Again, digital helps you here. You can keep clients abreast of the situation in a general way, through social, email, web posts etc. But you can also offer more individual support, through video meetings with clients, so you can have a conversation about what the problem means for them specifically and how you are handling it.
Develop Your Thought Leadership Content
Thought leadership is the type of content that provides expert views on pertinent topics. When you introduce it into your marketing mix, you provide help and guidance to your clients, which will strengthen the bond of trust you have with them and improve the client experience.
To do its job properly, this type of content needs to be a considered opinion – rather than anything that is self-promotional. It is not a sales tool, so you shouldn’t refer to your own products or service unless it is particularly relevant to the point you are trying to get across.
Instead, thought leadership is there to help your clients understand a certain situation – e.g. Brexit or trade barriers – and what it means for their money. This isn’t to say you have to portray yourself as having a solution to the problem. In fact, being humble can help, as it is your expert opinion that matters – rather than a blind ‘my way is the right way’ approach to a problem.
You can distribute your thought leadership content through your website. But not everyone will read it there, so it’s a good idea to also link to your articles through social media posts, and send them out to your marketing database through email.
Also, don’t just rely on the written word, as not everybody has the time or inclination to read thought leadership content and would be happier watching or listening to it instead. So, try different formats – such as webinars, podcasts and videos – as this will draw more clients in.
And, with all your thought leadership content, you should try and engage with readers and viewers, by encouraging feedback and comments. The more of a community and following you can build around your thought leadership content, the better as – where your clients are concerned – it makes them feel included and valued.
Invest In Outreach
For your client experience to really expand and prosper, you need to be popping up in places that your clients don’t necessarily expect to find you.
In short, you need to build a strong and persistent digital presence – as your clients and others are increasingly looking for wealth management information online. This means you need to appear on searches – organic and paid – across both search engines and social channels.
But the mistake that’s often made is to have an outreach strategy that’s sporadic, at best. And, at worst, is pursued for a few months and then consigned to the marketing dustbin.
Digital outreach can’t be something you dip in and out of. For it to have any effect, you need to put your brand out there consistently and regularly, so both existing and potential clients can find you easily and are reassured by your presence.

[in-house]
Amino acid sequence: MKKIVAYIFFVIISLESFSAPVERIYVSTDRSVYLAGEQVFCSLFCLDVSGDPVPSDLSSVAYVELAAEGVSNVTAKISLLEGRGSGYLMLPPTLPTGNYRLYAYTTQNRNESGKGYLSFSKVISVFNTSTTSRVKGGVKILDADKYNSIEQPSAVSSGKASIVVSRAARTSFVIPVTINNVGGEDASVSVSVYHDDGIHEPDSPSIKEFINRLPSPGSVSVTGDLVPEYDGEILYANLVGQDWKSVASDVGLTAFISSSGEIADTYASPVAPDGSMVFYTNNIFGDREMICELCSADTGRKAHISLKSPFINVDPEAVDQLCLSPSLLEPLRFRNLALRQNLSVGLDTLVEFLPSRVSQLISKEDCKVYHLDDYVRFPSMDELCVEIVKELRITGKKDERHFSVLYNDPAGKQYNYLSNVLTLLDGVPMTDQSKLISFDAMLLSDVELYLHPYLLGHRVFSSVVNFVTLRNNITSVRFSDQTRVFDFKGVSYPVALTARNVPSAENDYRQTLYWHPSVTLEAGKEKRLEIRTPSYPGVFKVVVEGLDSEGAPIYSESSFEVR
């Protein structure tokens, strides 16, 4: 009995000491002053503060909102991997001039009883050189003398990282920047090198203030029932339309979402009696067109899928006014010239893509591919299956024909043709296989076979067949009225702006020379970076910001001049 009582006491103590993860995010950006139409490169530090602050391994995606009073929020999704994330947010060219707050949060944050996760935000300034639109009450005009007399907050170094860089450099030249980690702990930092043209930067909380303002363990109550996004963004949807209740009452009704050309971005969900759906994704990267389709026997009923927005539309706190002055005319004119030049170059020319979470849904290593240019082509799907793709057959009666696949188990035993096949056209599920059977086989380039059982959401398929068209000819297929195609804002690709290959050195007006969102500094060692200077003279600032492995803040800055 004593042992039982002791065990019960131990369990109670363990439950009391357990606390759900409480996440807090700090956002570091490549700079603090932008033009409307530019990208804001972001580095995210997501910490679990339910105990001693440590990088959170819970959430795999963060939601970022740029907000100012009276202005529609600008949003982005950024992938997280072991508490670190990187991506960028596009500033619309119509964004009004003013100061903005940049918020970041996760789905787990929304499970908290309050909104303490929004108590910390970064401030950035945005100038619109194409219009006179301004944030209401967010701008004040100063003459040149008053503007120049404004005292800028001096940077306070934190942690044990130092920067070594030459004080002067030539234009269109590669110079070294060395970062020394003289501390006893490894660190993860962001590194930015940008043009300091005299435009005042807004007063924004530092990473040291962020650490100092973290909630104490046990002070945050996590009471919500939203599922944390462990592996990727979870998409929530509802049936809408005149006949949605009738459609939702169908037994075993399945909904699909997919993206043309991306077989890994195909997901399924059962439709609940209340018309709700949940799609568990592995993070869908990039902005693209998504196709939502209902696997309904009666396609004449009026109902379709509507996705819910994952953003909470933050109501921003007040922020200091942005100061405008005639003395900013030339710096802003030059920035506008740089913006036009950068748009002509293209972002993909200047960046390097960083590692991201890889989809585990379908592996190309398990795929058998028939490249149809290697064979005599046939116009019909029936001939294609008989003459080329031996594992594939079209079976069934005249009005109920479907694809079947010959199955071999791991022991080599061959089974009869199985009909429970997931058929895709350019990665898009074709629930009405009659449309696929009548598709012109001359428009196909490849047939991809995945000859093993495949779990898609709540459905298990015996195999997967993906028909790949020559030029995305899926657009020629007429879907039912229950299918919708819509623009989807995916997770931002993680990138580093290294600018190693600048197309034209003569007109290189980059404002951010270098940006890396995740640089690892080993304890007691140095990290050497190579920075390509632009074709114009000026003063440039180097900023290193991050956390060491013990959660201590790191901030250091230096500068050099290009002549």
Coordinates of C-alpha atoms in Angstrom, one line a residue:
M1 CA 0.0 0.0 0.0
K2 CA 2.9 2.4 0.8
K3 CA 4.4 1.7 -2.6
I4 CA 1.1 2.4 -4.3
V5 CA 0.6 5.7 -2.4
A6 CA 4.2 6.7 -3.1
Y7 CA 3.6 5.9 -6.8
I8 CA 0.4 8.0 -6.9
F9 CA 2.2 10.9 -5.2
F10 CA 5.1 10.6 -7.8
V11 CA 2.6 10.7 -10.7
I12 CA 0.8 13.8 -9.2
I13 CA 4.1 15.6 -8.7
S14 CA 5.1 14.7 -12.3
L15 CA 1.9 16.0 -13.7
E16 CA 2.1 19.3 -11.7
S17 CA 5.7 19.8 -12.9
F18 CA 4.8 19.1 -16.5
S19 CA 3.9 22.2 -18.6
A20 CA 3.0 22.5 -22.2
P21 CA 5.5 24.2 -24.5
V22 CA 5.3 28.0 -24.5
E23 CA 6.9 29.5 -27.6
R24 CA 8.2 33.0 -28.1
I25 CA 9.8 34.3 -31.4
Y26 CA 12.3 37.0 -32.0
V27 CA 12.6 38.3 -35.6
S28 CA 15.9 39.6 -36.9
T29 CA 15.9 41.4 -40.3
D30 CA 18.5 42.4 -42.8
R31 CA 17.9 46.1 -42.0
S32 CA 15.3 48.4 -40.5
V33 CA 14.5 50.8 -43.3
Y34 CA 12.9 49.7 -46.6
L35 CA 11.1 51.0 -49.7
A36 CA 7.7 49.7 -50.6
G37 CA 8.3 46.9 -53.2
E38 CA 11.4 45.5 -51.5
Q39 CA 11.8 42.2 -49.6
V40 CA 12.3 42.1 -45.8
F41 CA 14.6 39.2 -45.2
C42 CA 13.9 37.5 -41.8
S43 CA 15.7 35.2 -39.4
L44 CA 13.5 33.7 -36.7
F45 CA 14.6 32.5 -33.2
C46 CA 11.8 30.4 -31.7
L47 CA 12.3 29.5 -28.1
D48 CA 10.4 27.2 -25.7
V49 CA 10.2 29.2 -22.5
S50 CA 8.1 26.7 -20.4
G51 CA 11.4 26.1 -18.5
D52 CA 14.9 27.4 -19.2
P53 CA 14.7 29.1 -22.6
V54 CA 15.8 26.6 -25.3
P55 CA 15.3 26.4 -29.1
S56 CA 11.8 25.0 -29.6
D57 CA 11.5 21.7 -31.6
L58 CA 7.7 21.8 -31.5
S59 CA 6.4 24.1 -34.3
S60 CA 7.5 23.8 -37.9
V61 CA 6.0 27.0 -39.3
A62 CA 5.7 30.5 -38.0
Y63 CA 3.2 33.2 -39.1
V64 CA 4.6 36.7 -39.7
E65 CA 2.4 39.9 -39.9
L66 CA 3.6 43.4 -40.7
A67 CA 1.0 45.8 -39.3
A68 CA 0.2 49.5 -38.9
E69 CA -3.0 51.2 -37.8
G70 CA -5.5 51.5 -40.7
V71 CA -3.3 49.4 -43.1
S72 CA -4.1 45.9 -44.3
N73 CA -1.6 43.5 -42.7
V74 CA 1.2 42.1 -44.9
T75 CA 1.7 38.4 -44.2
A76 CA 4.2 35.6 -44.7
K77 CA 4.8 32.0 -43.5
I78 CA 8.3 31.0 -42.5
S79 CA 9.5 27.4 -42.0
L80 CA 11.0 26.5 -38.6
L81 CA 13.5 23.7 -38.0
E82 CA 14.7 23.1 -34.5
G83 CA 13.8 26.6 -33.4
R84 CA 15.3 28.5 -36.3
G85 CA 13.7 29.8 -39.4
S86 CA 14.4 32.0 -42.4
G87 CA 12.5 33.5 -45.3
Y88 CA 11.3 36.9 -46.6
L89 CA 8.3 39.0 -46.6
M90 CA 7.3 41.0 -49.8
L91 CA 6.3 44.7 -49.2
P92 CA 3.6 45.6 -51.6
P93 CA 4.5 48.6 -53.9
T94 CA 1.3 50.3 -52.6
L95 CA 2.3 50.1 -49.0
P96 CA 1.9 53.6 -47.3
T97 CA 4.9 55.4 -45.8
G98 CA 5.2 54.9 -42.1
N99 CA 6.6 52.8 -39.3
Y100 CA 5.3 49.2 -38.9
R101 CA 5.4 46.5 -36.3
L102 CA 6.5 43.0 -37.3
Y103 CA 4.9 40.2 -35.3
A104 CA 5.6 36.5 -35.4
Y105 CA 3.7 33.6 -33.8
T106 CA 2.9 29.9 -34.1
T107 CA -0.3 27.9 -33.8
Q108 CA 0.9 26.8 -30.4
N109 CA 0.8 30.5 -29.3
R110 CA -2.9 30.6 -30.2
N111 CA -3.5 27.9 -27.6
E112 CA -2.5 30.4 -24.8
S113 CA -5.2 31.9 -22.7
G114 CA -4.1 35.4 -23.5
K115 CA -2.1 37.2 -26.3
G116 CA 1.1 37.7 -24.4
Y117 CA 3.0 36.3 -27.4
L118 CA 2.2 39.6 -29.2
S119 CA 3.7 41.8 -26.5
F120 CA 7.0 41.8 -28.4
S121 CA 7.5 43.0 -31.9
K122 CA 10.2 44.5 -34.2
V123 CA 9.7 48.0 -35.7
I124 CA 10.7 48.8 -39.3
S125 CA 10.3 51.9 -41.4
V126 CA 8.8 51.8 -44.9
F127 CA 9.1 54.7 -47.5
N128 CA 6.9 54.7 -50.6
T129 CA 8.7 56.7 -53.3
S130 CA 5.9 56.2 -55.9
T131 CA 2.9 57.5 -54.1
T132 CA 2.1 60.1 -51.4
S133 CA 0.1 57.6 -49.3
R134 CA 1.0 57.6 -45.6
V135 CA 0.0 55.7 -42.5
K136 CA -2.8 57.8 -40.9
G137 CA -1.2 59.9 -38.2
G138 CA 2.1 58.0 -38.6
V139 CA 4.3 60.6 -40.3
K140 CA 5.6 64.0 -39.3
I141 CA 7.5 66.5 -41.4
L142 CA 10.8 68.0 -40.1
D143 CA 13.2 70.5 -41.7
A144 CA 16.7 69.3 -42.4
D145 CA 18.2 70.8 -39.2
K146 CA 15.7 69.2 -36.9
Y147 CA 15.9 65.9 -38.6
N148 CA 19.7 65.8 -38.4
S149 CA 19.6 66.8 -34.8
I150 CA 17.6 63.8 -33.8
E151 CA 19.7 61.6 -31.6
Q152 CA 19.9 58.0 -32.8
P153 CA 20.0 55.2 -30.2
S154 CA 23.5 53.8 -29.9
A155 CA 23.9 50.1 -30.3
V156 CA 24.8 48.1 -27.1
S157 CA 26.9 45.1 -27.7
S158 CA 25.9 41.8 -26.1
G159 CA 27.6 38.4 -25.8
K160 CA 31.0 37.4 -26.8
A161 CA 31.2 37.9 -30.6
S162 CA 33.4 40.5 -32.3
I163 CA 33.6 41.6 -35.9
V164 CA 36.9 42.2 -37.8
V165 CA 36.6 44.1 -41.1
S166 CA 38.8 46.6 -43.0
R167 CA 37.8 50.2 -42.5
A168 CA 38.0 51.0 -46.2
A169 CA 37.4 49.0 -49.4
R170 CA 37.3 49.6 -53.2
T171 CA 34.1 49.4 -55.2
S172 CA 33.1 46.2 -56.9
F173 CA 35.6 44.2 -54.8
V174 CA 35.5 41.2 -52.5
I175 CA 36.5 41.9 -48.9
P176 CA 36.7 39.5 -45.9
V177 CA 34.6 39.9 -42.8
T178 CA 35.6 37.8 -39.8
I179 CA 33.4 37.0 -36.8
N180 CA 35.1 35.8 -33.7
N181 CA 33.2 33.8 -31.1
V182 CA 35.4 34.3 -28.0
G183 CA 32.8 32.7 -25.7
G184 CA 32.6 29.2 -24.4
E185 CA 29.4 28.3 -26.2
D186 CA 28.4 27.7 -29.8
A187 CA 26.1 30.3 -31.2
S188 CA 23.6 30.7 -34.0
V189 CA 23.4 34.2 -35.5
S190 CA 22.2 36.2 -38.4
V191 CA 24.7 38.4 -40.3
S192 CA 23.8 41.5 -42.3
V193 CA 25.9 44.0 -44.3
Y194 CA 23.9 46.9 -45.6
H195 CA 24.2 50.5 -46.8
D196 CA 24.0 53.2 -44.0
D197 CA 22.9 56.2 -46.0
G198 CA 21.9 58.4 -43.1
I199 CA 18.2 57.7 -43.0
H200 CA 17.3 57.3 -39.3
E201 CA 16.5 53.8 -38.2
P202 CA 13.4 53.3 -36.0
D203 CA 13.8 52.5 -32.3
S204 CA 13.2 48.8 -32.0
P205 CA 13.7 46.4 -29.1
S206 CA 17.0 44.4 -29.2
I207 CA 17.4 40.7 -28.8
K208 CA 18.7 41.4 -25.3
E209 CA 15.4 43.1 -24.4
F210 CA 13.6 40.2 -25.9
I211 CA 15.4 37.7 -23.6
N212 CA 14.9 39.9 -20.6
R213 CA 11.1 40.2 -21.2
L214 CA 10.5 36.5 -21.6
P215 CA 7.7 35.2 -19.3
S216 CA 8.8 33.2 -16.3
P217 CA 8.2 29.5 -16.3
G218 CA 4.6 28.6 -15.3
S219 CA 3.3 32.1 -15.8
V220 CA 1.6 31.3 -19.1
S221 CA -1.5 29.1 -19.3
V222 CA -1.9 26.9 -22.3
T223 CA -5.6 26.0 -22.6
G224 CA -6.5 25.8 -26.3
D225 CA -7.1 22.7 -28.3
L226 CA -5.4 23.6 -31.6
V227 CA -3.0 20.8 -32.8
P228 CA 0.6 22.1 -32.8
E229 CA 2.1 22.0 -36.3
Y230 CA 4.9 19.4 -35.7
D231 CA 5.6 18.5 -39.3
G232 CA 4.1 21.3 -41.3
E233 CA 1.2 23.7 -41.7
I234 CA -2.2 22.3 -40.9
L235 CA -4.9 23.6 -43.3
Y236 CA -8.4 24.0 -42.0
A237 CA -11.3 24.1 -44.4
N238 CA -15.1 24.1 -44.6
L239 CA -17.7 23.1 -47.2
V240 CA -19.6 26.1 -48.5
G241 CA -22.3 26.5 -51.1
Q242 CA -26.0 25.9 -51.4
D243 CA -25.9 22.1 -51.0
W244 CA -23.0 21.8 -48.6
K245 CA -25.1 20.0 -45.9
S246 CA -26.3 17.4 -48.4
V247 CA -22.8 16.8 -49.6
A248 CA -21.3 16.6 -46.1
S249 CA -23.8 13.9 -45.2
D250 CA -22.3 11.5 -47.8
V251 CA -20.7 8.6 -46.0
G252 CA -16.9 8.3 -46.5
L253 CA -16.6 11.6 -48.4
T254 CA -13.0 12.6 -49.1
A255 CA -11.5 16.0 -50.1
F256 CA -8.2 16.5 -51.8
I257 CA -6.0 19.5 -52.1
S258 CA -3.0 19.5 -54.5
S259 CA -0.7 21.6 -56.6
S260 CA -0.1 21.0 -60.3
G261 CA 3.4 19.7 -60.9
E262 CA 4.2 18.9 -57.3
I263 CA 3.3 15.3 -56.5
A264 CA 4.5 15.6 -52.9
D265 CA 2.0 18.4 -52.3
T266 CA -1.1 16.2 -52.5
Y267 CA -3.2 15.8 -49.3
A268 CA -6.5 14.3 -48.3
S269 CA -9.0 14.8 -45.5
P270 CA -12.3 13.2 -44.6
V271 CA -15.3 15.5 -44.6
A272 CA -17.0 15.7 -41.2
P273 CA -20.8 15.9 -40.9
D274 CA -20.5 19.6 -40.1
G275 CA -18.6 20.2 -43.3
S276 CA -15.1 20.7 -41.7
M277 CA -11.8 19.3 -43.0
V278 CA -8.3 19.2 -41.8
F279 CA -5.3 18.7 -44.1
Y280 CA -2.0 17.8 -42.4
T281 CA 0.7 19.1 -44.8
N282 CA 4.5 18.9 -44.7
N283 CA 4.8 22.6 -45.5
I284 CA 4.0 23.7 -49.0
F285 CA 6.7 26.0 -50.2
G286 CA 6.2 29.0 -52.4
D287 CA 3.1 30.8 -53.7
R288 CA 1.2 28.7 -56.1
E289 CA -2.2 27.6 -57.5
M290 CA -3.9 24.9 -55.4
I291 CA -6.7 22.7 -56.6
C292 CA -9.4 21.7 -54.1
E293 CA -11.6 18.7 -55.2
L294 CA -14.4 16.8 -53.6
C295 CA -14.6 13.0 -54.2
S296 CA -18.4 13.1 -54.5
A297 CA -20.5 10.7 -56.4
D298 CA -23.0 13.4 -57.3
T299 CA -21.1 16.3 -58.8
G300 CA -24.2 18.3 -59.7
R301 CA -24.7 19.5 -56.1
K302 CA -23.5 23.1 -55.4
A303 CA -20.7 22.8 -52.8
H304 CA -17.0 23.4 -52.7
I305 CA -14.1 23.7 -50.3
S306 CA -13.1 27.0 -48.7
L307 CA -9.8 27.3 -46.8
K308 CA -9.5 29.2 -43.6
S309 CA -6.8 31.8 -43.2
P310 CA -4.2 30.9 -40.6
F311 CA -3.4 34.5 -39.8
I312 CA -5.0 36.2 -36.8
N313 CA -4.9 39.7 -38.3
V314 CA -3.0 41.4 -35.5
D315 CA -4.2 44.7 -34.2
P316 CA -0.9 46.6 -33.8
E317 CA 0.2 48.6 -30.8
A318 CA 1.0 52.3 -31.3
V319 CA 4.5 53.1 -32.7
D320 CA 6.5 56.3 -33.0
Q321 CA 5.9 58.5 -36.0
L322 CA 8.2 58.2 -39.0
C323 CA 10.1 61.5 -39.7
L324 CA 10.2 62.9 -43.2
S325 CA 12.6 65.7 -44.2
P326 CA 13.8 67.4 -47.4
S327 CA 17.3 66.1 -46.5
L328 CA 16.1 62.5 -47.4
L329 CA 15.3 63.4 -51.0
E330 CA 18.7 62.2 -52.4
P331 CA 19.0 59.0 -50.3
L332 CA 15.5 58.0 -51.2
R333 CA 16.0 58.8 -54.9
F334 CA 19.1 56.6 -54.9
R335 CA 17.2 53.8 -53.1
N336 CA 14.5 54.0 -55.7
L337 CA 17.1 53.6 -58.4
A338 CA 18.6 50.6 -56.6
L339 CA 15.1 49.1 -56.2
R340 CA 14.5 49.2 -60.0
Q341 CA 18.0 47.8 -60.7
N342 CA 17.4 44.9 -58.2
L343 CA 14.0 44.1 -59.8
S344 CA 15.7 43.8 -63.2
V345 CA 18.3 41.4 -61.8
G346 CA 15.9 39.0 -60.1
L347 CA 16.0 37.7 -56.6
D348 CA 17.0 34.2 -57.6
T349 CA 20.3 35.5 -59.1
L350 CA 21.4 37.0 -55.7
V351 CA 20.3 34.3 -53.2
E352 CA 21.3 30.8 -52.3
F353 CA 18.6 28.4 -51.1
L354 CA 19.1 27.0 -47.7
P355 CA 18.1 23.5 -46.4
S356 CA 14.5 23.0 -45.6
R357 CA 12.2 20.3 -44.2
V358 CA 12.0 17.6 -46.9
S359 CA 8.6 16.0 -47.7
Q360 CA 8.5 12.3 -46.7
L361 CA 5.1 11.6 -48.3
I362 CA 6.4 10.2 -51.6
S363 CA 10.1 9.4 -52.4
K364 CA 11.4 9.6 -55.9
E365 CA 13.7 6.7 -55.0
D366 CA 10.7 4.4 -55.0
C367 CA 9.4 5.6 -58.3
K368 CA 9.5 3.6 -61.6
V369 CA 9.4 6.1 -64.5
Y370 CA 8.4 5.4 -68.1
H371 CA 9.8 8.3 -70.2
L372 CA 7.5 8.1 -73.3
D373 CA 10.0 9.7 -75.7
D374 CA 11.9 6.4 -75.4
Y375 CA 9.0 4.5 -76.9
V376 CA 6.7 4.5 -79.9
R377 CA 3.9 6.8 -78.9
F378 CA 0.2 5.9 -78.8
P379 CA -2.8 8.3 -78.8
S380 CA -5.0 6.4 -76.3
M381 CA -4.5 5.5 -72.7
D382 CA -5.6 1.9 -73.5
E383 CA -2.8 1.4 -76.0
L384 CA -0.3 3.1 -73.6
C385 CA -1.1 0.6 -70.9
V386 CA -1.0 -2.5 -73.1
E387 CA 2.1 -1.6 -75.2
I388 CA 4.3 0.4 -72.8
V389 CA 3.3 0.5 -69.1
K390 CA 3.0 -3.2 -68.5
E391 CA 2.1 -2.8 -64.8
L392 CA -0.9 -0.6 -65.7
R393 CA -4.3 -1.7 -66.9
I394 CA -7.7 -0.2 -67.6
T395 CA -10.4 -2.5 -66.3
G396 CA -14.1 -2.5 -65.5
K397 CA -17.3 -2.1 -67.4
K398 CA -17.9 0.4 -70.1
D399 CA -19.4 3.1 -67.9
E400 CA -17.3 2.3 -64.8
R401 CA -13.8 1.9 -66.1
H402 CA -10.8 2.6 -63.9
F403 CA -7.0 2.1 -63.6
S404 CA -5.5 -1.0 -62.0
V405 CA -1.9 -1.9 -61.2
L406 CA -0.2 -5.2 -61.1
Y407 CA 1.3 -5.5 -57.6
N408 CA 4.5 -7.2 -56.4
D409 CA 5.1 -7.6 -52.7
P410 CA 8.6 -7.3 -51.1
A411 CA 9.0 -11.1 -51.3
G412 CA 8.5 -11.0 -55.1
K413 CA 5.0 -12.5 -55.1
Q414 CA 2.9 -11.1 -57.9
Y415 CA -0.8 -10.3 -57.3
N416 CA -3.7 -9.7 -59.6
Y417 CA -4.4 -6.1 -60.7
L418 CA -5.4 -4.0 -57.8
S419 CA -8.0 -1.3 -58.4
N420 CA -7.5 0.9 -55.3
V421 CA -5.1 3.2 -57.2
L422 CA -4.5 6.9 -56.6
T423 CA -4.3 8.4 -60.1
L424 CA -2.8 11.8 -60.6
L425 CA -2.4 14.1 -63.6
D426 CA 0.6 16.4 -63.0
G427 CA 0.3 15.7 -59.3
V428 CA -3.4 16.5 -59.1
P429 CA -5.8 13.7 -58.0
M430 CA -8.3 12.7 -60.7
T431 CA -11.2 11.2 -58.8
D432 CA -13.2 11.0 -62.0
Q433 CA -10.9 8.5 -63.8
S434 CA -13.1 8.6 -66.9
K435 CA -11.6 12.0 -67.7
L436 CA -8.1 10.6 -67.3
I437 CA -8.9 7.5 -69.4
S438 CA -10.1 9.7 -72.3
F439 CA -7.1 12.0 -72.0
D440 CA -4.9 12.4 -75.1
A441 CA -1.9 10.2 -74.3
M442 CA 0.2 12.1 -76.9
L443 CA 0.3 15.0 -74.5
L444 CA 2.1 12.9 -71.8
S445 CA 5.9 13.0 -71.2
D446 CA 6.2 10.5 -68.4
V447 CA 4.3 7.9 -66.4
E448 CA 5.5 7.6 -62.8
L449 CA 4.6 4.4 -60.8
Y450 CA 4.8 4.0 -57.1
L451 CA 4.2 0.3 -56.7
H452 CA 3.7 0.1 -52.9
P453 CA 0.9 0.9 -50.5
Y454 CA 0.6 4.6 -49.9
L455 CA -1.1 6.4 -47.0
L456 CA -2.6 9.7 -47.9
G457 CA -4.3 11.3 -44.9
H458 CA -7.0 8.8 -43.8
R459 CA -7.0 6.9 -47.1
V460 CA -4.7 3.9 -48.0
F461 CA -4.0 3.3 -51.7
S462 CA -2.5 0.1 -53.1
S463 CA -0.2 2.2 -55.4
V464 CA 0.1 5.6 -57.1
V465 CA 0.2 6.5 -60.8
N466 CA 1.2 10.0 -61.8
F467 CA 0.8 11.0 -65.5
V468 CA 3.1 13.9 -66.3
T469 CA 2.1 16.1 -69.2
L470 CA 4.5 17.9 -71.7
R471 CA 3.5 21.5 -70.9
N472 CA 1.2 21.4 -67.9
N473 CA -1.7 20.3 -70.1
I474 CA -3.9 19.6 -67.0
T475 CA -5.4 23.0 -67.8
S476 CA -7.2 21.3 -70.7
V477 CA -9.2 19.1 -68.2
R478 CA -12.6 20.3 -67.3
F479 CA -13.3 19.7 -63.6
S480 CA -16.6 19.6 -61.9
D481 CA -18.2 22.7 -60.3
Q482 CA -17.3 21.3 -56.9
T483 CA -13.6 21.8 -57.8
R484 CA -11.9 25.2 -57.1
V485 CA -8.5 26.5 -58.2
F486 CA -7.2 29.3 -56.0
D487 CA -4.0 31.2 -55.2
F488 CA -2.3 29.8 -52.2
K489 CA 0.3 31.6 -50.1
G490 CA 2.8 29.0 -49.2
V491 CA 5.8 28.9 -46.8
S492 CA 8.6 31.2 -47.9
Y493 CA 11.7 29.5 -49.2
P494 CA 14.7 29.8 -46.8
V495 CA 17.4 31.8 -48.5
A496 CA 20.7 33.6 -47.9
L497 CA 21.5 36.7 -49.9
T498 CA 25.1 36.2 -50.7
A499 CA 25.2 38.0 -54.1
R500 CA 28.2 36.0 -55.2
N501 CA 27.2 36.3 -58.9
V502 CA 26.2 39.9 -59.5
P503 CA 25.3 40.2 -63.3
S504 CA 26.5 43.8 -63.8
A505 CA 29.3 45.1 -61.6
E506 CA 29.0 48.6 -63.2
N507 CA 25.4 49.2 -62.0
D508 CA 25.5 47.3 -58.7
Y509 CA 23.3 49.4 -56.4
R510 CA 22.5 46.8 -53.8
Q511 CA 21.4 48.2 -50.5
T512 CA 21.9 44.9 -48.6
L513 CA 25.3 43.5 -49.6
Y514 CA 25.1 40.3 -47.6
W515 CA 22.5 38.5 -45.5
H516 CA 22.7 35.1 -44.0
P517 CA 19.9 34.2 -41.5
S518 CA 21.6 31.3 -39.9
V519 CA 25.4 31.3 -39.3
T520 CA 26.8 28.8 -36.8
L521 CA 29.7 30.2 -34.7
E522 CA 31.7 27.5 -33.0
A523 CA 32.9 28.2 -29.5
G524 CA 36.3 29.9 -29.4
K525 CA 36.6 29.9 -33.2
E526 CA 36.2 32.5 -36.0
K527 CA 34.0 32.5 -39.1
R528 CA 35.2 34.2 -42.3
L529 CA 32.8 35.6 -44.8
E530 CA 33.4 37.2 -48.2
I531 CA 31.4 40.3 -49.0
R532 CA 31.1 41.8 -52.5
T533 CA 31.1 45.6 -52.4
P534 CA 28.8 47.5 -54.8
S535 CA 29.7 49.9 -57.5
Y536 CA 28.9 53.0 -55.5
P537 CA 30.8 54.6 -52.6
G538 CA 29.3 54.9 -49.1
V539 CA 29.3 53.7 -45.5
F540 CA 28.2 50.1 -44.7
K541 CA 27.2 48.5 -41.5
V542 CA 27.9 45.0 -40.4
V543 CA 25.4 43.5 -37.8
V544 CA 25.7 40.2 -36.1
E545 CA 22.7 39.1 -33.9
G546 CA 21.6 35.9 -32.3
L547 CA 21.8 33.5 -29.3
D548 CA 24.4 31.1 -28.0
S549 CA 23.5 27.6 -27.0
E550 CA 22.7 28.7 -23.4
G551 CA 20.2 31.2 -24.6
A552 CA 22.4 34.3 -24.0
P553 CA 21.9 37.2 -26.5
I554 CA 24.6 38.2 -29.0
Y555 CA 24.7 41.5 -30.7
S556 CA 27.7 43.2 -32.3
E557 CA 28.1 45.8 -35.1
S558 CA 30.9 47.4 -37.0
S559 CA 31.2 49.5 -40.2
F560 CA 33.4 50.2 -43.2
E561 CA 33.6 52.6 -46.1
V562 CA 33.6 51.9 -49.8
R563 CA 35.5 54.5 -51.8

Ask Your Clients What They Want
Before you put any of the above into action, you need to answer an important question:
What sort of experience do your clients actually want?
And to answer that, you need their views.
This may sound like an obvious point, but all too often client experience initiatives are based on what firms think clients will want – or on the evidence of secondary sources. This can be dangerous, especially if you need to make big investments in new technology.
The fact is that clients will tell you what they want – you just have to ask them and listen to them. Sending out a questionnaire, which asks them directly what they are looking for and how your service could be improved, is a good start.
But you can also look at client communications, and listen in to your relationship managers on client calls, to understand the sort of issues that are arising around client experience. What questions are they asking? What vocabulary are they using? Which services matter most to clients? And are there any service failures that are being flagged up, but aren’t currently being dealt with?
All this research will reveal vital observations about what your clients want, which you can then use to redesign and improve your client experience.
In today’s wealth management industry, the client experience is both more important and more multi-faceted than ever before.
But this should be seen as a blessing, rather than a curse – as if you get it right you will differentiate yourself from the competition.
As a wealth manager, by understanding this and acting upon it, you will create a client experience that differentiates you from your competition and helps you both to retain and attract money.
If you want to find out how ProFundCom can help you use digital marketing to raise assets schedule a demo here